One of the most likely causes of depression and the generalised anxiety disorder is chronic stress. Animal models of anxiety and depression often use stresses such as exposure to cold water, exhaustive physical activity, maze tests, lack of food, difficult living conditions, and general discomfort to cause anxiety and depression in animals. Our daily lives exposes us to similar stressors, and over time, without adequate recovery time, this may lead to the development of anxiety and depression. One of the key factors in these stressors is the lack of hope given for conditions to improve. Often the animals are shown no obvious way out of their predicament, and this ultimately leads to feelings of hopelessness and despair. These feelings may be pivotal in the development of anxiety and depression.
It stands to reason, that if the cause of anxiety and depression is chronic exposure to stress, the best way to treat them would therefore be to remove the stress. However, this is not alway possible as many stresses are inbuilt into our modern life. Most people are not able to avoid work, commuting, relationships, family deaths and money troubles, and so for most it is not possible to completely remove stress from one’s life. Further, life is full of uncertainty, and it is often this uncertainty that contributes significantly to the development of anxiety and depression.
Certain individuals appear more susceptible to anxiety and depression compared to others, and this may be due to genetic differences. However, increasingly it is being shown in scientific studies that factors such as general health, physical fitness and diet may play a significant role in building a resistance to stress, which may ultimately delay or deter the development of mood disorders such as anxiety and depression. Of these, diet and strong social ties including links to family and friends, appear to be a particularly important factor in the resistance to stress.
What Drugs are Used to Treat Depression?
The standard therapy for depression has changed over time, but generally involves the use of pharmaceutical drugs. The main targets of these drugs are chemicals in the brain called neurotransmitters. In particular, targets for pharmaceutical drugs include three neurotransmitters called serotonin, noradrenaline and dopamine. These three neurotransmitters are all linked to the control of mood. The drugs used to treat depression usually target one of these neurotransmitters and aim to increase its levels in the brain. Their use is based on the premise that low levels of serotonin, noradrenaline or dopamine are the cause of depression. However, this is not proven, and other neurotransmitters are also likely involved.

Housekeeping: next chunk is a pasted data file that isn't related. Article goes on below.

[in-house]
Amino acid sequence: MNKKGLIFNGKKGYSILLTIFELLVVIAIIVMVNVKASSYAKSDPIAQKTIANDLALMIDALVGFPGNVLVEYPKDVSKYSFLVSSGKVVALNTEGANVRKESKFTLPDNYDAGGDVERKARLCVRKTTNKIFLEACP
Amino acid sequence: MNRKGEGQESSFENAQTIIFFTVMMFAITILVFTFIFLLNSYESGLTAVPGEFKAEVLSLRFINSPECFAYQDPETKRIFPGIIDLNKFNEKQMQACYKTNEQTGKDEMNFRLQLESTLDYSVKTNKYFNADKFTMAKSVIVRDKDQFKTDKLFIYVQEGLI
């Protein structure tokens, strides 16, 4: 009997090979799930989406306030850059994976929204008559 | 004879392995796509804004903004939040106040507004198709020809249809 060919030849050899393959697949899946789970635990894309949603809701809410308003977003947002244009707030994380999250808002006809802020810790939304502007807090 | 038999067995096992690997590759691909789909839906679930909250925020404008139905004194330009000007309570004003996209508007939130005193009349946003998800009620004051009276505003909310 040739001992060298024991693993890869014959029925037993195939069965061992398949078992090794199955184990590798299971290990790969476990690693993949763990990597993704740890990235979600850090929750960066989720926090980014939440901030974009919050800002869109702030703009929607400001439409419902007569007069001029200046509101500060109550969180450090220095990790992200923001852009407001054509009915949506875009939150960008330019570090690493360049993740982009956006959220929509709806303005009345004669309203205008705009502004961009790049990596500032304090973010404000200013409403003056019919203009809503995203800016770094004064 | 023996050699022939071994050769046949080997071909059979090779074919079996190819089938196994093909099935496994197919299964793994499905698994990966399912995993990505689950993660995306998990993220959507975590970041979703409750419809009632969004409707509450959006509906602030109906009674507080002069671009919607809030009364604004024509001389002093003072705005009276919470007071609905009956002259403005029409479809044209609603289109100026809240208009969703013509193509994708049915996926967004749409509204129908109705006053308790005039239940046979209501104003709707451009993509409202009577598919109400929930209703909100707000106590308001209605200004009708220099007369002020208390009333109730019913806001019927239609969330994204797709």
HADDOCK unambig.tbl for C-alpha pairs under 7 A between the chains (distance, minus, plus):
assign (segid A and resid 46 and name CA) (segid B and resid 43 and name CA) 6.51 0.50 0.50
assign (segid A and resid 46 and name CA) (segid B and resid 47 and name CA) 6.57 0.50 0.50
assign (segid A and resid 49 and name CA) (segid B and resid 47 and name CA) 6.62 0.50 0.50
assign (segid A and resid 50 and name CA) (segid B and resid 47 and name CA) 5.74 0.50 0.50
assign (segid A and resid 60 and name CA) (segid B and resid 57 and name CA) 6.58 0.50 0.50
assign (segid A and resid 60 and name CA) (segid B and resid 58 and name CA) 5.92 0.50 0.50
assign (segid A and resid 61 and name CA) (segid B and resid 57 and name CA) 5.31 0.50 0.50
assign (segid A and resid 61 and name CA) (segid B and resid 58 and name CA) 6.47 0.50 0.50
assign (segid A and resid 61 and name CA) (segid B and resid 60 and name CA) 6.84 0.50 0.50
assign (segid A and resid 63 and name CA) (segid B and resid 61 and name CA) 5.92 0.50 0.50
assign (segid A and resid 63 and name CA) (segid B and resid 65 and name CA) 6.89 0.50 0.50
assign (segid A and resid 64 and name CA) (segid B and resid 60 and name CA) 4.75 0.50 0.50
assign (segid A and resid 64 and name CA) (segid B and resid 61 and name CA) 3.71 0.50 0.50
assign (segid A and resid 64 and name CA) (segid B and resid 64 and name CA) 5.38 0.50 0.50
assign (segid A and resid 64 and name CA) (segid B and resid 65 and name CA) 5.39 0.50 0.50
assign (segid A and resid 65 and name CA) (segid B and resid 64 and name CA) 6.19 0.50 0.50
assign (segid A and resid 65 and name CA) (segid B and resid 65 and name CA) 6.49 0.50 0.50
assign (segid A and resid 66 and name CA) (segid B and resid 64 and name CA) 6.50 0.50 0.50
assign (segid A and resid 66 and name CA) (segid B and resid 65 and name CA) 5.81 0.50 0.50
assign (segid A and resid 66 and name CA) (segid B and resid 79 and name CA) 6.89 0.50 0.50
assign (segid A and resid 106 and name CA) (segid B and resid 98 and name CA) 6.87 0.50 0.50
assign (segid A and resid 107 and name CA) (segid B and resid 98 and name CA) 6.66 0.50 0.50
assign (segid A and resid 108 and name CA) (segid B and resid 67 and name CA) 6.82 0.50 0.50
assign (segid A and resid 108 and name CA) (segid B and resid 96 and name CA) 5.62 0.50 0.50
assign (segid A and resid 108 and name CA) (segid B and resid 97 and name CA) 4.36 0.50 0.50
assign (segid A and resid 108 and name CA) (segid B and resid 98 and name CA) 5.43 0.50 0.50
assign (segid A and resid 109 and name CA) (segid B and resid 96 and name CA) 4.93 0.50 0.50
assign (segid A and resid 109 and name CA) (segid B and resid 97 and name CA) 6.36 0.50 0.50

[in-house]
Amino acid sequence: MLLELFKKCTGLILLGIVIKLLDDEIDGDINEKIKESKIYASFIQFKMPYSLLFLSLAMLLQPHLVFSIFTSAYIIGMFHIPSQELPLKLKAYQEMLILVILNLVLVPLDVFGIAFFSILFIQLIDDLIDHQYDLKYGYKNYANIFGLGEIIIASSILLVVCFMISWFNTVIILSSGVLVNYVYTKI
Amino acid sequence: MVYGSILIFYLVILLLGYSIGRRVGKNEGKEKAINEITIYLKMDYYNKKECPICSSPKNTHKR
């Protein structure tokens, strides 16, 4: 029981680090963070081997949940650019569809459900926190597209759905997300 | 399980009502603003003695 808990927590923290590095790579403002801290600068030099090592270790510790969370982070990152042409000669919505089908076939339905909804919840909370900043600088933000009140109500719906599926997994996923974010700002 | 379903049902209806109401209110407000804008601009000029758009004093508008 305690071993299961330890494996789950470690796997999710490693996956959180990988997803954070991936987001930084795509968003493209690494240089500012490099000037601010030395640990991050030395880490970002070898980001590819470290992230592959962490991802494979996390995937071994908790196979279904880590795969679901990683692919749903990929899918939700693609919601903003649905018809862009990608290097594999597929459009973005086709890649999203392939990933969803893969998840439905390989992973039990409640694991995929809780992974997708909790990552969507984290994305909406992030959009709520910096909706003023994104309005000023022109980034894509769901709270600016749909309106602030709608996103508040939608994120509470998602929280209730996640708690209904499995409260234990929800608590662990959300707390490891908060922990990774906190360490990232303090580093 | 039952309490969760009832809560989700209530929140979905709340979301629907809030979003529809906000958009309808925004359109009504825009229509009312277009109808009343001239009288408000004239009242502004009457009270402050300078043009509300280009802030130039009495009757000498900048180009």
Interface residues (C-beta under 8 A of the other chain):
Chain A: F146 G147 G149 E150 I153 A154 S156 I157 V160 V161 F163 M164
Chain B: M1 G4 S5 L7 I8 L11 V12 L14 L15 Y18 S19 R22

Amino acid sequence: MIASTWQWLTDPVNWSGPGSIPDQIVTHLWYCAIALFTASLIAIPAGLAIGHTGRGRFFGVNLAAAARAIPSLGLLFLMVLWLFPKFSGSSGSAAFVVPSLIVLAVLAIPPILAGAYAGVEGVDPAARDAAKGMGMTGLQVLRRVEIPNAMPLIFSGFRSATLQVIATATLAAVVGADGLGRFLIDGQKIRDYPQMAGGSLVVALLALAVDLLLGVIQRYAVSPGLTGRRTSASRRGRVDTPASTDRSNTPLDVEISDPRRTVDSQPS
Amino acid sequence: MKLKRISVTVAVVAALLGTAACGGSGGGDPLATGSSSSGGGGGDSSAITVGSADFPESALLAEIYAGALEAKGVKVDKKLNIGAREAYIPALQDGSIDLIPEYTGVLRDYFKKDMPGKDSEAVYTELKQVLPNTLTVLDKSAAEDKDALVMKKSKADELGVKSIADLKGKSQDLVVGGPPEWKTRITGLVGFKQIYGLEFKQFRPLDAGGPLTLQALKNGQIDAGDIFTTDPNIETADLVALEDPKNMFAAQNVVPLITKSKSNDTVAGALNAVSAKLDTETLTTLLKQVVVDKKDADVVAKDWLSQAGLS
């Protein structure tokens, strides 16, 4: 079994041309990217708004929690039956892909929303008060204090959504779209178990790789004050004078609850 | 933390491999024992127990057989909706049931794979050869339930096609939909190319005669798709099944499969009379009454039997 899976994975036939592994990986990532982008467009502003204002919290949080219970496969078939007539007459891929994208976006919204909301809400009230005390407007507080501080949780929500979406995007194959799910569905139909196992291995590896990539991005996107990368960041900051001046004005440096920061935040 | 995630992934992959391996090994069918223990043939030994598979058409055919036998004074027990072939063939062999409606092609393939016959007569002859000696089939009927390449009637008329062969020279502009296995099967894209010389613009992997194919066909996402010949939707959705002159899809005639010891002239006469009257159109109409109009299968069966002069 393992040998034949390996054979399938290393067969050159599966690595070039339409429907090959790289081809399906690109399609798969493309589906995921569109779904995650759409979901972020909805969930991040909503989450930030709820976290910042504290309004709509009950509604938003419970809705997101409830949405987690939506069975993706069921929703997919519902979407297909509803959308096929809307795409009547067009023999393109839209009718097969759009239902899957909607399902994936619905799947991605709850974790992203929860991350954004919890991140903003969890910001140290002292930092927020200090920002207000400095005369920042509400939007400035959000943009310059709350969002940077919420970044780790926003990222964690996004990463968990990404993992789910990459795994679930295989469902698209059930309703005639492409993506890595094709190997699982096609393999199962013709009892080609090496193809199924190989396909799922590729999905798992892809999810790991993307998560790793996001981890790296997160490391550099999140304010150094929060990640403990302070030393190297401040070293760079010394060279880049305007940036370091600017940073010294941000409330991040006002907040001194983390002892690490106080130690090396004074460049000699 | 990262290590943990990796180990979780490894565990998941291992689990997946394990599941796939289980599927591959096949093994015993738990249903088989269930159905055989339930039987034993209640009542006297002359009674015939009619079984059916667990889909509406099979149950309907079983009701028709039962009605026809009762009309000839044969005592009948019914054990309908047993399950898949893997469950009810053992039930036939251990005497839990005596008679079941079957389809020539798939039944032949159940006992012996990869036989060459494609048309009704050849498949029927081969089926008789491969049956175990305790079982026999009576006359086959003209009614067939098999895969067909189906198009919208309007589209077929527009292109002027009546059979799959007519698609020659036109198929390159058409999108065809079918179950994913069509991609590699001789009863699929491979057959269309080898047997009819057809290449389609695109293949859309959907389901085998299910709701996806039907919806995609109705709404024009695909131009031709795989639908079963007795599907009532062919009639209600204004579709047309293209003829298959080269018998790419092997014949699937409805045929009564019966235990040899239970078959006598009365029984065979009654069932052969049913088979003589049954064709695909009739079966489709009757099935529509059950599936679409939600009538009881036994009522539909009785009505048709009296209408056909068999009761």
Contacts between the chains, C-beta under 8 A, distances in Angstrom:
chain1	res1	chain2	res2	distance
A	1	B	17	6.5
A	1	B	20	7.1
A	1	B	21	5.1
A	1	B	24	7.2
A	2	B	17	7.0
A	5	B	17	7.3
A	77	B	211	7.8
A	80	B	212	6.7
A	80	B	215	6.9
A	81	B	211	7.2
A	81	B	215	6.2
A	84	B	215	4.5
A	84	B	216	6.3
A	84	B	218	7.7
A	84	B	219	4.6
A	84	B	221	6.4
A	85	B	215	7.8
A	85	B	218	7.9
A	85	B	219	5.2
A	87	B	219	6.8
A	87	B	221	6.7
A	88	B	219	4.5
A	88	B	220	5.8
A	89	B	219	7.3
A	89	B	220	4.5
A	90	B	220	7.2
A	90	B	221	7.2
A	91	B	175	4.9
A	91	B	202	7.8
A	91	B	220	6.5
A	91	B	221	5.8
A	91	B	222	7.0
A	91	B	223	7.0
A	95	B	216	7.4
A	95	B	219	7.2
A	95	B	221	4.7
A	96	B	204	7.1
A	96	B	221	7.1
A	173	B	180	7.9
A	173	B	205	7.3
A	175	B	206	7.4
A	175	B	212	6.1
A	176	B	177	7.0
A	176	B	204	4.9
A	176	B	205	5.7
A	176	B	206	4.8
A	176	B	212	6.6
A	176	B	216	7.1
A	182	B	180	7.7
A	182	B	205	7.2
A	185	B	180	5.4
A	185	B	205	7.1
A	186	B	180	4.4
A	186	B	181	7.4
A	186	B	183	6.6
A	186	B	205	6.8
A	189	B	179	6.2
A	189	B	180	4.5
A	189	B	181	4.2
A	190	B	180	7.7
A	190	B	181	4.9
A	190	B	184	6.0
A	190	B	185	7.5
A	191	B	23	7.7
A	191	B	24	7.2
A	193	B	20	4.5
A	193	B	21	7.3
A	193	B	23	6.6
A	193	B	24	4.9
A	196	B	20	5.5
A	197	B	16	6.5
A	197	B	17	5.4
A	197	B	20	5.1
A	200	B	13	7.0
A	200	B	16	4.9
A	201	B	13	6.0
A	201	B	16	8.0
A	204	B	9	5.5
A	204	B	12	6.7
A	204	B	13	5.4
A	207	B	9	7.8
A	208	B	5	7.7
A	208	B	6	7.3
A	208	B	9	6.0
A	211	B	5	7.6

One of the older class of antidepressant drugs is the tricyclic antidepressants. Drugs such as Amitriptyline, Clomipramine, and Imipramine fall into this class. These drugs work by blocking the reuptake of serotonin or noradrenaline, or both, to neurones.This increases the length of time these neurotransmitters are active in the brain, as reuptake reduces the active effects of neurotransmitters. The main disadvantage of these drugs is that they are associated with a certain amount of sedation at higher doses. Many herbs have been shown to be as effective as the tricyclic antidepressants in randomised placebo controlled trials, but without the debilitating side effects which can include dry mouth, postural hypotension (low blood pressure on standing), blurred vision and weight changes.
Another older class of antidepressant is the monoamine oxidase (MAO) inhibitors. Monoamine oxidase is an enzyme that breaks down the monoamine neurotransmitters serotonin, noradrenaline and dopamine. Monoamine oxidase inhibiting drugs include Isocarboxazid, Phenelzine, Tranylcypromine and Moclobemide. Again, many herbs have been shown to be as effective as MAO inhibitor drugs in direct comparison trials but without the common side effects of monoamine oxidase inhibitors, which can include dry mouth, insomnia, dizziness and nausea.
The most recent class of drugs used to treat depression are the selective serotonin reuptake inhibitors (SSRIs), noradrenaline reuptake inhibitors (NRIs) or dopamine reuptake inhibitors (DRIs). These drugs prevent the reuptake of serotonin, noradrenaline, or dopamine from the spaces between neurones, and in doing so they potentiate the effects of these neurotransmitters for longer. They are thought to be superior to the tricyclic antidepressant class of drugs because they are more specific, but have a similar mechanism of action.